The magic that is MOMIX continues on year after year, performance after dizzying performance. The 13 pieces in this year's "reMIX" sample some of the best of the company's creations over the past few decades. As usual the pieces are a fascinating mixture of muscular acrobatics, clever illusionistic puppetry and a humorous play of shadow and light.
It's hard to find too much fault in MOMIX: Moses Pendleton and crew seem perfectly aware of the company's strengths as well as its limitations. My overarching critique of the current selection at the Joyce, apart from the sometimes overly discrete choice of music, is the apparent lack of effort in truly pushing the envelope. MOMIX sometimes seems to belong to a long-forgotten Hollywood era of frothy Esther Williams or giddy Ginger Rogers and Fred Astaire routines perhaps, rather than to the tough, hard-boiled world of 2014 ands the post-Cirque de Soleil acrobatics that we have become accustomed to of late. "Marigolds," "Pole Dance" and Baths of Caracalla" (set to music by Suphalaon, Adam Plack and Johnny Sames and Buddha Bar, respectively) are lovely but fail to truly dazzle.
The properly gymnastics pieces seem, pardon the allusion, like "Pilobolus light" with the exception perhaps of Steven Ezra and Rebecca Rasmussen's wonderful balancing act in "Tuu," to music from the album One Thousand Years. (The ensemble piece "Sputnik" on the other hand, set to "Diamante" by Brenda Perry and Lisa Gerard seemed a bit sophomoric.) In the end, though, the most enjoyable pieces took place behind a large white screen: animals, cityscapes and other wondrous shapes and forms put together simply by the judicious use of hand and leg, a noir et blanc heaven of insects and birds floating on high, before diving precipitously to their apparent deaths before being resuscitated again in new, even more wondrous forms. Thematically, that is certainly one of the greatest ways in which MOMIX continues to appeal to even those who have seen its admittedly repetitive schtick a dozen times over, i.e. its own almost unending enchantment with Phoenix-like rebirths, big and small.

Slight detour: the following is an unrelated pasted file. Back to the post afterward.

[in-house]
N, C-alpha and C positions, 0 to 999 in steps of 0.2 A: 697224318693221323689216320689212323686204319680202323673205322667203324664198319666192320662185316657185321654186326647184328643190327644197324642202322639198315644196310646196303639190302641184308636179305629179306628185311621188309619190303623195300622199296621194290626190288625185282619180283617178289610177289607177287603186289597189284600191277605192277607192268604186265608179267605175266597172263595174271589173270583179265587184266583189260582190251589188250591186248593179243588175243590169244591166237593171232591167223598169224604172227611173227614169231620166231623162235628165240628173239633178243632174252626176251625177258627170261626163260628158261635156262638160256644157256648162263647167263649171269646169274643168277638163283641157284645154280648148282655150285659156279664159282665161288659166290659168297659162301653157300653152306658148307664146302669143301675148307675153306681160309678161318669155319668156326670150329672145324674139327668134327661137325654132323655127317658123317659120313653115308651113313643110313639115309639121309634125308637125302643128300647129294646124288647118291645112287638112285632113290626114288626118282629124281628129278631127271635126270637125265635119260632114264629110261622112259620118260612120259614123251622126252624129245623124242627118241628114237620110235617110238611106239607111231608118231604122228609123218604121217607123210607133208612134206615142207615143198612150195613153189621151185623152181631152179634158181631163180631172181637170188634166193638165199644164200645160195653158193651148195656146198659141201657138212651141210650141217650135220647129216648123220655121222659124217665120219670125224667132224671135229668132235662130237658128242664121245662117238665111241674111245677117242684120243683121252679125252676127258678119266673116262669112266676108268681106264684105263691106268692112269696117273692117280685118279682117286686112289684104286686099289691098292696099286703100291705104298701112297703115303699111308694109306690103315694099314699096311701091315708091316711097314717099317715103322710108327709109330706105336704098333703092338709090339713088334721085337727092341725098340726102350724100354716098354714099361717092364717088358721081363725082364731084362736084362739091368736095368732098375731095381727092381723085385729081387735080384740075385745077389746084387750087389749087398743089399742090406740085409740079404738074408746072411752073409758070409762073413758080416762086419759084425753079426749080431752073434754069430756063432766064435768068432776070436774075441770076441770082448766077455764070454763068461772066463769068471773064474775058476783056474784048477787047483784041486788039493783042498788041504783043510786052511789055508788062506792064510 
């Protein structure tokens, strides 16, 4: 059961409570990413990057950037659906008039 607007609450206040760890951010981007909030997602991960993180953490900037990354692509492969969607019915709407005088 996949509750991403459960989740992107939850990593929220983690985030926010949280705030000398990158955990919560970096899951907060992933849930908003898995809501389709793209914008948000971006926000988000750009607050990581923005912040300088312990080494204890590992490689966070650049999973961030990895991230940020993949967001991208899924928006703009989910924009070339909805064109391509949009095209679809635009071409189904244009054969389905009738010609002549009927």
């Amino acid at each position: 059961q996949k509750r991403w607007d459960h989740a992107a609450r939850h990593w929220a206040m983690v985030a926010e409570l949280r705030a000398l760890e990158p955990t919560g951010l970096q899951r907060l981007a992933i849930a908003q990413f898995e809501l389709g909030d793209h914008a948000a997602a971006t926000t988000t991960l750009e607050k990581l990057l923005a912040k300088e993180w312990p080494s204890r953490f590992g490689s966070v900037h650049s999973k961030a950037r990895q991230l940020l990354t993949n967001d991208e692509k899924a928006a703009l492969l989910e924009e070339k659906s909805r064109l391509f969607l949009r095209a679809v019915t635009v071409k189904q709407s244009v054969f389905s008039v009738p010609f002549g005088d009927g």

MOMIX delights in all that is illusory in the world -- a butterfly from a chrysalis, a flower from a bud. My impression walking away from their 2013 performance was that the many children in attendance seemed to be having the best time; the adults in the audience also wore the type of childlike grin that they probably have been taught to repress in their daily life. Limitations aside, that is about the best compliment you could pay any dance company, especially around the holidays.